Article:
Thaleon Tremain works alongside 200,000 farmers who jointly own Sacramento’s Pachamama Coffee Cooperative. He co-founded the organization in 2006, and the company claims it’s the world’s first fully farmer-owned and governed coffee company with a United States headquarters. Now Tremain’s spearheading the opening of the cooperative’s fifth cafe, planned to debut at the Sacramento Natural Foods Cooperative on November 4. The grocery store is one of the largest, most successful food cooperatives in North America, running since 1972. But this is the first time a consumer co-op has organized with a farmer co-op to create a cafe — if not ever, then certainly in Northern California. “It’s the first fully cooperative supply chain, from coffee farmer to coffee consumer,” Tremain says. “This specific cafe is going to be really interesting.”
Thanks to the cafe, thousands of Sacramento consumers in Sacramento will be directly connected to Pachamama’s farmer-owners in Perú, Nicaragua, Guatemala, Mexico, and Ethiopia. The 20-year-old coffee company has roasted in Sacramento since it started in 2006, focusing mostly on wholesale. Currently, the only cities with Pachamama retail cafes are Sacramento and Davis, though earlier this year Berkeleyside reported the company was scoping a location in Berkeley. Tremain says the cooperative has since decided against moving to the East Bay — at least for now. The business has been selling in Bay Area grocery stores and cafes for 15 years, so the next step is opening its own cafe. “We’re not like Peet’s coffee, “Tremain says. We’re owned by farmers. We’ll head down to the Bay Area one of these days. We’ll bide our time and put a good one down there.”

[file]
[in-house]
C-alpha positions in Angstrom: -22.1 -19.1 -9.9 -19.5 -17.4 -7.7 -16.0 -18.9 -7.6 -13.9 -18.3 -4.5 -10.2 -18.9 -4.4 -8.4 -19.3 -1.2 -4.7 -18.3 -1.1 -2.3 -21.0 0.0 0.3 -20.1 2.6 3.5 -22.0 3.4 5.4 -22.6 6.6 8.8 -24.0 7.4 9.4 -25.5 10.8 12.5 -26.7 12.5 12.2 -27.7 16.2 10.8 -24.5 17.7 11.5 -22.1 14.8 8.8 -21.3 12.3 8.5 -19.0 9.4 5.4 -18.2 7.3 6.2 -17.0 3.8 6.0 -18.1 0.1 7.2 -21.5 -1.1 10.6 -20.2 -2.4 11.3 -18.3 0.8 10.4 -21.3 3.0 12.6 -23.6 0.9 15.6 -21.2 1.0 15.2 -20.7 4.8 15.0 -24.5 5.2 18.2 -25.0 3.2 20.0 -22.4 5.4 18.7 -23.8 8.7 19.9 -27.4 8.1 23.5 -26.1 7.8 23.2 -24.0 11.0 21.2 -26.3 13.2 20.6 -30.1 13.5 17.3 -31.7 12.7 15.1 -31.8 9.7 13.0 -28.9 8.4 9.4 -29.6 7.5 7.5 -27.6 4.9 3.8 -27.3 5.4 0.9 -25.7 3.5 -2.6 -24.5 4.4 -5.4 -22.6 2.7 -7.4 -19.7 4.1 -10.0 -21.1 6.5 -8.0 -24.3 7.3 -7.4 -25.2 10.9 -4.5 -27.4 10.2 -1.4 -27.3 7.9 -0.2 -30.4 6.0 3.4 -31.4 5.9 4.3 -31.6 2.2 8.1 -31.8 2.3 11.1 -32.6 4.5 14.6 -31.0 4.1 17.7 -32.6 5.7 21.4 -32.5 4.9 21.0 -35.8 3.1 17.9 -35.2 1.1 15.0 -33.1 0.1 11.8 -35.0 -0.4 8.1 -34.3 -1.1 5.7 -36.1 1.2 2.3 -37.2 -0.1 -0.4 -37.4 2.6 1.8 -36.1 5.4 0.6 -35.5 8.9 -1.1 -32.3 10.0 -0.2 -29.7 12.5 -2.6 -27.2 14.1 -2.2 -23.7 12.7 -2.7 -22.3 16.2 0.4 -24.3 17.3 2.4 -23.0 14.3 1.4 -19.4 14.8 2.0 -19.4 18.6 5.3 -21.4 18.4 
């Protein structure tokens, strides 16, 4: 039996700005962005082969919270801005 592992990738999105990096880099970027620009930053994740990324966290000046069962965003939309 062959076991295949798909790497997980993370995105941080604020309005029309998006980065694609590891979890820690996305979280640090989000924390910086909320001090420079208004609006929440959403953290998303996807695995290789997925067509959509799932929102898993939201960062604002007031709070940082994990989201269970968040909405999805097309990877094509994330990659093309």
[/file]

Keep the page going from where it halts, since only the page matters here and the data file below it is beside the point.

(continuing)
Offerings at the new Sacramento cafe won’t be terribly different than many other espresso-based menus; think lattes and drip. Seasonal specials will be on deck, though, like the cooperative’s maple brûlée latte. More importantly to Tremain is how this cafe reflects what he says is the future of food: shorter supply chains. Direct buying models, rather than multinational buyers and their inevitable supply chain complications, work better for buyers and sellers. Both consumers and producers stand to gain by shaving off costs historically associated with negotiators and middle-buyers. “The bigger picture of our story is a bunch of farmers saying ‘You’re going to sell my coffee for $20 a pound? I can do that myself,’” Tremain says. “When you buy a latte for $5 at our shop, you’re giving a farmer $5.”
Pachamama Cafe at Sacramento Natural Foods Cooperative will open from 7 a.m.-7 p.m. seven days a week on Friday, November 4.